Guest Roadtripper Paul Diebold of the Indiana Department of Natural Resources, Division of Historic Preservation, reports on a recent Roadtrip he took with his wife Peggy wandering down U.S. 421 and State Road 129 in southeastern Indiana. He reports lots of fascinating historic sites and architecture in along those roads, and the journey includes two scenic byways, the Michigan Road and the Ohio River Scenic Byway.
Paul and Peggy they saw the solid stone, arched bridges of Ripley County; early row houses in Napoleon; and even an early French-Swiss farmhouse in Switzerland County called Venoge.
Our Roadtrippers visited the Switzerland County Historical Society's museum in Vevay, where the Greek Revival-style courthouse overlooks a town filled with great architecture. On their way to the Ohio County seat of Rising Sun on the Ohio River Scenic Byway, it seems our Roadtrippers were briefly detained in the Patriot Jail!
Tune in to see how they escaped, and see if they make to the Ohio County Historical Society to meet their new friend, the two-headed calf. Happy Roadtripping!
The resort town of Beverly Shores in far-northern Indiana not only has many residents of Lithuanian heritage, it also is known for some distinctive homes. Some of the historic homes in the town on Lake Michigan were transported by barges from Chicago to Beverly Shores, which is located near the Indiana Dunes.
The distinctive houses, which are now privately occupied in Beverly Shores, had been associated with a famous event in Chicago. Thousands of visitors had seen the houses at the event.
Question: What was the event in Chicago?
To win the prize, you must call in with the correct answer during the live show and be willing to be placed on the air and give your first name to the student engineer. Please do not call if you have won a prize from any WICR show during the last two months. The call-in number is (317) 788-3314, and please do not call until you hear Nelson pose the question on the air.
This week's prize package includes two tickets to see Peter Frampton and Gregg Allman at White River State Park on Wednesday, July 20, four admissions to the Indiana Experience, and a gift card to Sun King Brewery, all courtesy of Visit Indy.
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July 16, 2016 show
Bygone natural landmarks
It was the biggest, by far, of the Indiana Dunes on Lake Michigan. But the Hoosier Slide, a huge, barren sand dune near Michigan City, had disappeared by 1920.
In early Indianapolis, a stream known as Pogue's Run broke the grid pattern of the Mile Square downtown. The urban creek - named after an early settler who suddenly vanished - has mostly disappeared from sight. Parts of Pogue's Run flow underneath Indy and along parkways.
What happened to these bygone natural landmarks that once were household names across the state? To share insights, Nelson will be joined in studio by two Hoosiers who have extensively researched the vanished landmarks. His guests will be:
- Christopher Taelman, a resident of Granger in far-northern Indiana who is chief development officer of the Hospice Foundation based in Mishawaka. For several years, Chris, a South Bend native and civic leader, was a manager with NIPSCO (Northern Indiana Public Service Co.). It's a utility with a generating station that now sits on the site of the legendary Hoosier Slide, which Chris calls "one of our wonders along Lake Michigan."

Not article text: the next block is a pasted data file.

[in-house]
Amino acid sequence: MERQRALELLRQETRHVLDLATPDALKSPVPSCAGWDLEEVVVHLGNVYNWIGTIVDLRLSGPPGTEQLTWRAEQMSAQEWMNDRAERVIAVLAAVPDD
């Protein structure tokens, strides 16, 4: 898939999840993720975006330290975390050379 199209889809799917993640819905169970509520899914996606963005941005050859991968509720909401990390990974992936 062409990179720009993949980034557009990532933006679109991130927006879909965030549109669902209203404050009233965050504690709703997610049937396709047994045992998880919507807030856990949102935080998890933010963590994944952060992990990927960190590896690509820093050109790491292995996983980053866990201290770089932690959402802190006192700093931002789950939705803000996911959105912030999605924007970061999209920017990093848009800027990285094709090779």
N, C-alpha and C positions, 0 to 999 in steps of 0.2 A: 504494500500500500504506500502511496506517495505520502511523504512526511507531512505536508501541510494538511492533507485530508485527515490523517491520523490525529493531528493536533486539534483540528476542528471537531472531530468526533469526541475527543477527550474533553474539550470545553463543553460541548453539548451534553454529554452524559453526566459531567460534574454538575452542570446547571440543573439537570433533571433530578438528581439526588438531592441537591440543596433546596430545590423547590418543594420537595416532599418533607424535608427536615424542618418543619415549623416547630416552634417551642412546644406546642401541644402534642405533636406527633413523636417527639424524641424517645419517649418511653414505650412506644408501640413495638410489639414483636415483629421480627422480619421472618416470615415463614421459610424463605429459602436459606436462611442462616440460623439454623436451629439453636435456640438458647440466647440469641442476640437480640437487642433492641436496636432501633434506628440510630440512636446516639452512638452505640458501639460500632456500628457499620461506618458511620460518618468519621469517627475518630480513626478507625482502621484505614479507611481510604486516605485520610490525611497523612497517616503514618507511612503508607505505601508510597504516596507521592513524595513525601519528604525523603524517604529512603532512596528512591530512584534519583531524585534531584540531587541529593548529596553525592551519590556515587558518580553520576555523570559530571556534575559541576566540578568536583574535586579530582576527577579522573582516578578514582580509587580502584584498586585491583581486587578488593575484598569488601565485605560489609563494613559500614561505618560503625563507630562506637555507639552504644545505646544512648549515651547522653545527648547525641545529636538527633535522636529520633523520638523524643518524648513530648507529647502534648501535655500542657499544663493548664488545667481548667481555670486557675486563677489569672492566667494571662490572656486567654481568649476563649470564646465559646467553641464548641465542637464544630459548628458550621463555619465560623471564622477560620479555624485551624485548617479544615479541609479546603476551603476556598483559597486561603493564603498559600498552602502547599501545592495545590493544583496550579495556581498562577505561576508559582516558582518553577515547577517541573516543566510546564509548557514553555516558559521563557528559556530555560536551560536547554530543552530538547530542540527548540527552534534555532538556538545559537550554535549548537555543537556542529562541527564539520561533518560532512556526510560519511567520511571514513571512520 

- And Indianapolis architect Jim Lingenfelter, owner of Five2Five Design Studio, 660 Virginia Ave. Jim, the past president of the Indianapolis Public Library Board, even embarked on a search last year with a newspaper reporter and others to try to find and follow remnants of Pogue's Run.
"In the mid-1800s, (the Hoosier Slide) had trees and berries (and) cows even grazed there," says the website emichigancity.com. "As the trees were cut and used, the dune became bare, probably by 1870. Commercial sand mining began about 1890, when the Monon Railroad built a switching track along the south side of the dune to serve the lumber docks on the west side of the harbor."
Postcards of the Hoosier Slide were distributed during the late 19th century to tout what some called "Indiana's most famous natural landmark."
According to various sources, sand from the Hoosier Slide was hauled away - initially via wheelbarrows - and was transported for use by commercial endeavors in Indiana. When natural gas was discovered in east central Indiana during the 1880s, large users of the Hoosier Slide's sand were glass-making companies that sprang up. They included the business of the Ball Brothers in Muncie.
In Indianapolis, the original planner of the new Hoosier capital, Alexander Ralston, had to modify the pattern of his grid because Pogue's Run flowed through the Mile Square.
Ralston platted the city in 1821, the same year that George Pogue, a blacksmith credited with being one of the earliest white settlers, mysteriously vanished. He disappeared after leaving his home to search for horses that may have been stolen. Various theories have been offered to explain why Pogue never returned from the woods, including folklore that Native Americans may have captured him.
The stream named in his honor often was regarded as a nuisance by city leaders. To open the Mile Square for development, downtown portions of Pogue's Run were routed underground into storm sewers.
But portions of Pogue's Run still visibly flow near Brookside Parkway on the eastside of Indy. The stream also runs through the campus of Tech High School. (Our guest Jim Lingenfelter is a Tech alum.)